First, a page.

By our Health Correspondent
According to experts, when you’re in your 40s and 50s, it’s time to start giving some thought to the kinds of screening tests you need, what menopause will mean for you, and what nutrition is best. Check out these tips for managing your health.
Revisit Your Birth Control Methods
Talk to your doctor about possible changes. For example, if you take the pill, as you get older you may want to think about a switch to a low dose oral contraceptive, an IUD, estrogen patch, or other methods. That’s because some birth control pills may raise some women’s risk of heart disease and blood clots. Oral contraception should be avoided altogether in obese premenopausal women, as the risk of venous thrombo-embolism increases with both age and BMI.
Symptoms of menopause include vasomotor symptoms (commonly called hot flashes), mood changes, and genital dryness. Talk to your doctor before symptoms of menopause kick in. Discuss what you might want to do to ease any discomfort. Short-term hormone replacement therapy (HRT) may be a choice for you if you have moderate to severe effects from menopause and you’re at low risk for breast cancer, heart disease, strokes and blood clots.
Keep an Eye on Your Bones
If you haven’t already started to watch your bone health, do it now. As you move into menopause, it’s an important time for you to prevent osteoporosis, a condition that weakens bones. Your lifestyle plays an important role. Measures you can take to reduce bone loss include: adequate calcium and vitamin D in your diet, exercise, smoking cessation, and avoidance of heavy alcohol use.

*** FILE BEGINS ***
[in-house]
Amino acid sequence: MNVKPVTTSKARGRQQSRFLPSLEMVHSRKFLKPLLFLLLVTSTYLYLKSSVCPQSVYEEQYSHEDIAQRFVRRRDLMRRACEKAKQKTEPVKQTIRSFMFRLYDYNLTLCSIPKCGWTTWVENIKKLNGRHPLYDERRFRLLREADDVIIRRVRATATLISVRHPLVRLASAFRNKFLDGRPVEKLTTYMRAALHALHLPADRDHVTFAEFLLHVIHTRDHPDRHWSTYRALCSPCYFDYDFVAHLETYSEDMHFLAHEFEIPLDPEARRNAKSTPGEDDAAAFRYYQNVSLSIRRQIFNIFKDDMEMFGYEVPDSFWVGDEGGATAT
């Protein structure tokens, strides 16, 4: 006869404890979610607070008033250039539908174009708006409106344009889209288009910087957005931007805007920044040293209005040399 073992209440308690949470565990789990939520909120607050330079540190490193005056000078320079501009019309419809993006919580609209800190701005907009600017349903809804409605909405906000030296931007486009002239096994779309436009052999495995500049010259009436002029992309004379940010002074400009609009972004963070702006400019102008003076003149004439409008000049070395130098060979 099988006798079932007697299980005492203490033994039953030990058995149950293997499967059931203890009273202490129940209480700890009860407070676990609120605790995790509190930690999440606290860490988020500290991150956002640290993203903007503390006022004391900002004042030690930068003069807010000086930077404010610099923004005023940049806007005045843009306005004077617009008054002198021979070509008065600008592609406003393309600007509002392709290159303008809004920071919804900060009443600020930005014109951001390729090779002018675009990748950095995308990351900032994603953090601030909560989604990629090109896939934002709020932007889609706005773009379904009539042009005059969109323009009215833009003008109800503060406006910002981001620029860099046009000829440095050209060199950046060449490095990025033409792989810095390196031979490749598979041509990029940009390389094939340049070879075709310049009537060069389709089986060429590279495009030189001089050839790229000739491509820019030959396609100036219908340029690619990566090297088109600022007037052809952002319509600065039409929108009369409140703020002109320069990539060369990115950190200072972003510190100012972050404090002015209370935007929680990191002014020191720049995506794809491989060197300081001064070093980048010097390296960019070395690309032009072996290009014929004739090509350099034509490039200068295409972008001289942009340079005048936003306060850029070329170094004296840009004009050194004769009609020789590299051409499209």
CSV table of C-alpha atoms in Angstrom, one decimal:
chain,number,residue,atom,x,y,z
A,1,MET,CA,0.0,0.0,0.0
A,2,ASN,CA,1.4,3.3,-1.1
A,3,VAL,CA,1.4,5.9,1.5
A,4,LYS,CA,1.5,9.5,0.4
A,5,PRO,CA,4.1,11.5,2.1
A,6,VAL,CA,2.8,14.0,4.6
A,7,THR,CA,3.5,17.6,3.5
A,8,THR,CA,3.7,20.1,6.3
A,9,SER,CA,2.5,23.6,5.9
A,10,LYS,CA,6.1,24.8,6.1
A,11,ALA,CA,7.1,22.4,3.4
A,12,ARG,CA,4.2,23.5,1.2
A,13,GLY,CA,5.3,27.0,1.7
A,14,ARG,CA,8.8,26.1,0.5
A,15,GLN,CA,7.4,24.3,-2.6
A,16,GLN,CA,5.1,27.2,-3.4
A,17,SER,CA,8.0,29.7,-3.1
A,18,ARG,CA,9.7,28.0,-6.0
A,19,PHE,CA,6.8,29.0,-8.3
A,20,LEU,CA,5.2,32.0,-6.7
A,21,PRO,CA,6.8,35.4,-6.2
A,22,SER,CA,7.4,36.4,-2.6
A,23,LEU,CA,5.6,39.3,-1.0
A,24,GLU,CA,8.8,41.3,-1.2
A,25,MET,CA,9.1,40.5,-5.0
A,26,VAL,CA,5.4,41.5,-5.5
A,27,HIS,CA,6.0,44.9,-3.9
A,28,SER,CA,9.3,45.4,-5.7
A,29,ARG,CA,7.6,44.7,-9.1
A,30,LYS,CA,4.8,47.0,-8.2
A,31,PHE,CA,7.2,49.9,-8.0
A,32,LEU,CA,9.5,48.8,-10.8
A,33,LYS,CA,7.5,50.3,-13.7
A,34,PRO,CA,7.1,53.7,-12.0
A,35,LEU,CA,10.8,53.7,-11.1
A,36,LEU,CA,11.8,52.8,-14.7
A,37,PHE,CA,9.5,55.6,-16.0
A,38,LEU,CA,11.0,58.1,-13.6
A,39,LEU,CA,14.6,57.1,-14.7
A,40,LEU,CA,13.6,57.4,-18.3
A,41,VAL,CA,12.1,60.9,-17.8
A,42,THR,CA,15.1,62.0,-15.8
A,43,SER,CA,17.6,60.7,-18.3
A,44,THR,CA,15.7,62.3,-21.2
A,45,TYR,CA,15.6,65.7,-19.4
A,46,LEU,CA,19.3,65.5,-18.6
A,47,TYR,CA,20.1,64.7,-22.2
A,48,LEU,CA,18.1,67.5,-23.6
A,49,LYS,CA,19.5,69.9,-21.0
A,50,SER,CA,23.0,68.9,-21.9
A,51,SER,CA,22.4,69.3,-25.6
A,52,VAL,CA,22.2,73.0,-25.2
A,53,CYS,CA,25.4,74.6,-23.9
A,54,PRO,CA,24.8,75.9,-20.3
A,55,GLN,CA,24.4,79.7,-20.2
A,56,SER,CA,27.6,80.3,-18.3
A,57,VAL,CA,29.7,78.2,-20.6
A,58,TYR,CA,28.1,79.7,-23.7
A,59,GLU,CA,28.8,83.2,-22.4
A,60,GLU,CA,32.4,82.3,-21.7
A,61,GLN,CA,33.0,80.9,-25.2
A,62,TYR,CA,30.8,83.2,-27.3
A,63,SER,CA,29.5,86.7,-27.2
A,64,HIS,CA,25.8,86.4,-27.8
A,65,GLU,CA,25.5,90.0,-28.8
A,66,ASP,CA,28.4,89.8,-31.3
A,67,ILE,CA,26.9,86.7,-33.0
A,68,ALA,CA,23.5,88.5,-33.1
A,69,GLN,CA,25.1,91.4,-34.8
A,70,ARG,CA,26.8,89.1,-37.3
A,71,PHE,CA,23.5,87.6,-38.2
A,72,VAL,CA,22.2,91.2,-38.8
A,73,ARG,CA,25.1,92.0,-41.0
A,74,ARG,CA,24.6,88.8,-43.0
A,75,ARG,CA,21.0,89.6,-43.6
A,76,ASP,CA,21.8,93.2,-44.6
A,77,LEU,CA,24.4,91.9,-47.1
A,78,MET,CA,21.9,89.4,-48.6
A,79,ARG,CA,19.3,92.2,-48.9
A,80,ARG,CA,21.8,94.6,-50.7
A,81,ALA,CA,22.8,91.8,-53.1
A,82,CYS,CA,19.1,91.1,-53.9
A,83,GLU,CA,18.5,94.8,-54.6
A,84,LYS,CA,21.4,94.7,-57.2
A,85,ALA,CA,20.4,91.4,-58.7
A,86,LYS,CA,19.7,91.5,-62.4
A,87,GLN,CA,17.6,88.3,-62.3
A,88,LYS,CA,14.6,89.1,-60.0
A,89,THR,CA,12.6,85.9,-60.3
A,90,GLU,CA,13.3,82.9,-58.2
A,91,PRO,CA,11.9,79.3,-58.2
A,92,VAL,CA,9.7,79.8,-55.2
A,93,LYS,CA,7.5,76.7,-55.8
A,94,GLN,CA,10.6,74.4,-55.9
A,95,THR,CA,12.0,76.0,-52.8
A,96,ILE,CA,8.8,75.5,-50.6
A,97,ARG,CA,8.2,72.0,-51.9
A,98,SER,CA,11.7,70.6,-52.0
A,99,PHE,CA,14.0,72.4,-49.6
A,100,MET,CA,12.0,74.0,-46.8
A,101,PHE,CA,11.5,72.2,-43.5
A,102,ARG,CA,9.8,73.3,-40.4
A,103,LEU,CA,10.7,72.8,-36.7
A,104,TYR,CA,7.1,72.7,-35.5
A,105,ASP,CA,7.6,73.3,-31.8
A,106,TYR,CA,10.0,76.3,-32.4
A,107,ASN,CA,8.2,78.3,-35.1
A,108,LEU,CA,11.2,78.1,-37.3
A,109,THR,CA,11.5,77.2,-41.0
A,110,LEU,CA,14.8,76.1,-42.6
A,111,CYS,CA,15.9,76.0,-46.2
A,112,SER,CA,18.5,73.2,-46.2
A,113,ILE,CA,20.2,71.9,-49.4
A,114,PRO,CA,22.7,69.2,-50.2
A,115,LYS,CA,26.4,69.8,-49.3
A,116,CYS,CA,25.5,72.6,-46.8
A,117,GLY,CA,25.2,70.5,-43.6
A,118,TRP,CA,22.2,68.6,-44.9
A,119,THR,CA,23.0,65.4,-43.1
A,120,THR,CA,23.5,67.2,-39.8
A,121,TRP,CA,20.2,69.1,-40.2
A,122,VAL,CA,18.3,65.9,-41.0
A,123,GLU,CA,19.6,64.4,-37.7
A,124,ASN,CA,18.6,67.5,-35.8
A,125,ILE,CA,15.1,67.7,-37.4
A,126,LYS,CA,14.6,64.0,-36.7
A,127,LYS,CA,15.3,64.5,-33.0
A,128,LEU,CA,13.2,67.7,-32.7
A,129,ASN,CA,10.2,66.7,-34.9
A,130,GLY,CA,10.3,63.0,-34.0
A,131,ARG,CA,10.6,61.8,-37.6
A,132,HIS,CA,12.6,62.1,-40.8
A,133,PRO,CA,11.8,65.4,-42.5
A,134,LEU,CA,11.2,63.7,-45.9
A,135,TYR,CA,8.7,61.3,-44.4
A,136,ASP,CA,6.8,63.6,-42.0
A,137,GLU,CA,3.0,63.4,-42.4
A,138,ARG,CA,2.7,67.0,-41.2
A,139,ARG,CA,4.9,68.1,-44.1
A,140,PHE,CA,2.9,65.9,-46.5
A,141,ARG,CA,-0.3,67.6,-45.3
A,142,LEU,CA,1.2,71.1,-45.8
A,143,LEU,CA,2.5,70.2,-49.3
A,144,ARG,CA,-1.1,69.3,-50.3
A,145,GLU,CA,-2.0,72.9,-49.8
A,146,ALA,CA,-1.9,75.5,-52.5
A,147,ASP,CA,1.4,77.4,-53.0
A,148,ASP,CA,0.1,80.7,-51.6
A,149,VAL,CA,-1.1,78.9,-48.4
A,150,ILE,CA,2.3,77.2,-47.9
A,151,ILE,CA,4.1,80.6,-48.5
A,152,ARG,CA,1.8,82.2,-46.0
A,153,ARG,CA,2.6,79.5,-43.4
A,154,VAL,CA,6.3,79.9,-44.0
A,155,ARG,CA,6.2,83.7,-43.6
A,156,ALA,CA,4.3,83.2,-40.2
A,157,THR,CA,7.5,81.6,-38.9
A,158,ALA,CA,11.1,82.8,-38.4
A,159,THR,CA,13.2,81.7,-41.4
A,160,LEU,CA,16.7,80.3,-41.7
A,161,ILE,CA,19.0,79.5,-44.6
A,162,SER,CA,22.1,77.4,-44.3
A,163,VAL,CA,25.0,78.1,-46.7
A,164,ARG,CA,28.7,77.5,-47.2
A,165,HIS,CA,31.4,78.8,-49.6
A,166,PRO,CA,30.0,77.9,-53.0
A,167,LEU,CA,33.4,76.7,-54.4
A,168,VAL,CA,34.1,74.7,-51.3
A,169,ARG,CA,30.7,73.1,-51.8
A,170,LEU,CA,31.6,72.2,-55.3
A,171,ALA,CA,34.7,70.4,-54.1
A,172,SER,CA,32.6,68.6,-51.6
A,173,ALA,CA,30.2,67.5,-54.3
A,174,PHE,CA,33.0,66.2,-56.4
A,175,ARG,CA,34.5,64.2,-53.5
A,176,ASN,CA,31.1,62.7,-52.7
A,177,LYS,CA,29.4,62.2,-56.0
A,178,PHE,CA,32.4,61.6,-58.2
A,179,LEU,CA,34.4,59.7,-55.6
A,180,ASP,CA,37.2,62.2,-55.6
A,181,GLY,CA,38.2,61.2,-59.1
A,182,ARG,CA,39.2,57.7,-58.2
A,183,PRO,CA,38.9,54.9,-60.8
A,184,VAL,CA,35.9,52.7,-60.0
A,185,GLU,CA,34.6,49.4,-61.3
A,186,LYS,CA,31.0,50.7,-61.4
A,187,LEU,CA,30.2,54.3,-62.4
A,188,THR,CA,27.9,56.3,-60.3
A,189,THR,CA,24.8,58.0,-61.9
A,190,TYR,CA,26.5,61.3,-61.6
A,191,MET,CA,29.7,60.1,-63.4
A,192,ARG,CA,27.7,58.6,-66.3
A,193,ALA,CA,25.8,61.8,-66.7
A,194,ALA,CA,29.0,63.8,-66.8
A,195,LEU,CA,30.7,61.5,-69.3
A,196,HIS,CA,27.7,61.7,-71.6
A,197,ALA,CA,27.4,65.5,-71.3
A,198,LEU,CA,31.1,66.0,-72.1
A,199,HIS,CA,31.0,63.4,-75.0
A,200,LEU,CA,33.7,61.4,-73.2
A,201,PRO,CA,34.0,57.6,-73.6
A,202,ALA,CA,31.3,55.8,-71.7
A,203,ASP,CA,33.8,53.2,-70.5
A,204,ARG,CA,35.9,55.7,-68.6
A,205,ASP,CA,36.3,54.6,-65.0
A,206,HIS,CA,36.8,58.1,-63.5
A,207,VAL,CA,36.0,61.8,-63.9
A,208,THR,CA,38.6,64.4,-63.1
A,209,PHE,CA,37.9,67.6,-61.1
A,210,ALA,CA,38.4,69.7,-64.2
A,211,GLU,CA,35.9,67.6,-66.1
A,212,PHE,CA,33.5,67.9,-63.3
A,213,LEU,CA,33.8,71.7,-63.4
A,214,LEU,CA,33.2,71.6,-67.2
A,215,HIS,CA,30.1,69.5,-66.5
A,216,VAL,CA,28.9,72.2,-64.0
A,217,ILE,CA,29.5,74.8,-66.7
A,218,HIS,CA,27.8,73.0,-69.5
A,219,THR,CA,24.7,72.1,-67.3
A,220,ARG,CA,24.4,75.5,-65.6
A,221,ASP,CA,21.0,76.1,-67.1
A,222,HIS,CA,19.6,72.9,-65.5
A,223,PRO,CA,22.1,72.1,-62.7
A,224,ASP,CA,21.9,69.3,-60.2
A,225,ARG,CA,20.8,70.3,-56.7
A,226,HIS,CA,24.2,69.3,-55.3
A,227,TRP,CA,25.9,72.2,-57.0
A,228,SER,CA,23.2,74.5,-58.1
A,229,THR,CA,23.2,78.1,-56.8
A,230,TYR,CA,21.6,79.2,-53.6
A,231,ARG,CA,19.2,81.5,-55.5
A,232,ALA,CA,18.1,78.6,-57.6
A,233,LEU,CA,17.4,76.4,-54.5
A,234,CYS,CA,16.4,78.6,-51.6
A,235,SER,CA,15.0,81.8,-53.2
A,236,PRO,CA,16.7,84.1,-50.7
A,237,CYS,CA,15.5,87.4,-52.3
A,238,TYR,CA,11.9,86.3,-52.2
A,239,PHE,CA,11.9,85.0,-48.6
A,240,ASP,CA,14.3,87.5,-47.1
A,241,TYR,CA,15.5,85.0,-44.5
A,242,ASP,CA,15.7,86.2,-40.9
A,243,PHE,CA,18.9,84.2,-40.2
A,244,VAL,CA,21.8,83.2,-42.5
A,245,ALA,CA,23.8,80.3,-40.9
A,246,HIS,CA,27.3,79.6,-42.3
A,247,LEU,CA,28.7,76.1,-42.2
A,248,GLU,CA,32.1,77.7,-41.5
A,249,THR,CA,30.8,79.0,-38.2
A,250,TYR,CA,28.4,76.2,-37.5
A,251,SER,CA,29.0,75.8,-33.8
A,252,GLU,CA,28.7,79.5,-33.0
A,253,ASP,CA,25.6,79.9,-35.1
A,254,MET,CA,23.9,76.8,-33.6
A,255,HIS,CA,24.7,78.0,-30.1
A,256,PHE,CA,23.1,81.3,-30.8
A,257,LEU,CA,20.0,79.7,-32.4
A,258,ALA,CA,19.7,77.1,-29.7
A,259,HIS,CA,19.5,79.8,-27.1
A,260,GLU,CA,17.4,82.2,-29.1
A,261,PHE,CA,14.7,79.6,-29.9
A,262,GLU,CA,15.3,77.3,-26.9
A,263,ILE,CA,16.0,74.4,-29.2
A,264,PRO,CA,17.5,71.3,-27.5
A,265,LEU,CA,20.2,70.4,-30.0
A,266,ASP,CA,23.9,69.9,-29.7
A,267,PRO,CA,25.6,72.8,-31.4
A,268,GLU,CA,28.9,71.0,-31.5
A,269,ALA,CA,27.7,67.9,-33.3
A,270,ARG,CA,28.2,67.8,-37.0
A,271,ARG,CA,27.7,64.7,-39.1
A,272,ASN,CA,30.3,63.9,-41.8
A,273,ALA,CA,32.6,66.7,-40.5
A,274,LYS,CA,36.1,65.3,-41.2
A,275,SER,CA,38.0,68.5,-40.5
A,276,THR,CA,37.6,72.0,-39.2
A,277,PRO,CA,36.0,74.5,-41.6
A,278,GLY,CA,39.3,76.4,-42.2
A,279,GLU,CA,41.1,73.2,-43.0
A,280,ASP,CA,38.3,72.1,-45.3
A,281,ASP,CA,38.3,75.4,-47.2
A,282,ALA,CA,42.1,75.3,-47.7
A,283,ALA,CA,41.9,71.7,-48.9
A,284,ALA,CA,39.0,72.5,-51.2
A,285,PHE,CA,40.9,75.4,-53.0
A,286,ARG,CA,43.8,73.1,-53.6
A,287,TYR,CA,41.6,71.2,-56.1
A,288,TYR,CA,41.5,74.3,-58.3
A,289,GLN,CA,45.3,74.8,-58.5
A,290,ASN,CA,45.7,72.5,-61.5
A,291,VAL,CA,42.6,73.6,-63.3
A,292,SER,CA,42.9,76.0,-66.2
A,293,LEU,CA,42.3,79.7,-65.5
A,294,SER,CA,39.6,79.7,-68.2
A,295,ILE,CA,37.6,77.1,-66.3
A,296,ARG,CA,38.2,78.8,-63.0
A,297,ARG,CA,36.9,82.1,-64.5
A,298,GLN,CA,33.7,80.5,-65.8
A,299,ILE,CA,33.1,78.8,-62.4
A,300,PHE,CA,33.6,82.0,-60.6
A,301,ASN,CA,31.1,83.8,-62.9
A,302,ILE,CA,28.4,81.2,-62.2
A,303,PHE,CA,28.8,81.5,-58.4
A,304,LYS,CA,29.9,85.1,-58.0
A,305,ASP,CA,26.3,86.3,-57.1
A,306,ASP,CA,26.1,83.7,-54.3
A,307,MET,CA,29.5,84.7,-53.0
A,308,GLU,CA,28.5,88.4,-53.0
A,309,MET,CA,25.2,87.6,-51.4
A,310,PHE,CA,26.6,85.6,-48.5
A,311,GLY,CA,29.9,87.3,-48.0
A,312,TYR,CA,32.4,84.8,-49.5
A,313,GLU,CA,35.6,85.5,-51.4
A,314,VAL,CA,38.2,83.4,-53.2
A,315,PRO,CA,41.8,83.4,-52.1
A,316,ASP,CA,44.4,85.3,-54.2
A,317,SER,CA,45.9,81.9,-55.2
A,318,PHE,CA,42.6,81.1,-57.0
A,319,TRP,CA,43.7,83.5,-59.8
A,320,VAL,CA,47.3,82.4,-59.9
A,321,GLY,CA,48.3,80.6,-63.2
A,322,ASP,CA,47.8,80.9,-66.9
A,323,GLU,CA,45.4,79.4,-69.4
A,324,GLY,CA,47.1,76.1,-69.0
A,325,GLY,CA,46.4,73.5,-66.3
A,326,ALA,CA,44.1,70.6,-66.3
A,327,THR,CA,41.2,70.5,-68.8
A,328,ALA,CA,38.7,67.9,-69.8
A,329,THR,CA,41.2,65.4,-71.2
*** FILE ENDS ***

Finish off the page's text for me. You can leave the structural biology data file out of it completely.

If you don’t get enough dairy in your diet, talk to your doctor about taking a supplement with calcium and vitamin D. Vitamin D is the key that unlocks the calcium in your body so it can use it. Ask your doctor whether you should have a bone density scan to check for early osteoporosis. If you’re under 65, but past menopause, you may need one if you’re at risk for the condition because you’ve had a fracture, take steroid medicines, smoke, have a low weight, drink a lot of alcohol, have rheumatoid arthritis, or have a parent who’s had hip fractures.
Don’t Forget Key Screening Tests
Make sure you get regular mammograms to check for breast cancer. Talk to your doctor about when you should start and how often to get them, because recommendations vary among experts. Also ask about when to get diabetes tests and screening for colorectal cancer.
Thyroid disease is common in older women, so ask your doctor whether you should consider a screening test for it. Also make sure to get tests to check for cervical cancer. When you’re 30 to 65, you should get a Pap test every 1-3 years. Or, if you prefer, every 5 years you can get a Pap test along with an HPV test. That other test is useful because most cervical cancers are caused by an infection with HPV (human papilloma virus).
Make sure you get a flu vaccine every year. It’s also recommended that you get a pneumonia vaccine if you’re at medium risk for the disease because you smoke, have long term heart or lung disease, diabetes, are a heavy drinker, or have long-term liver disease. If you’re over 50, ask your doctor about getting a vaccine to prevent shingles.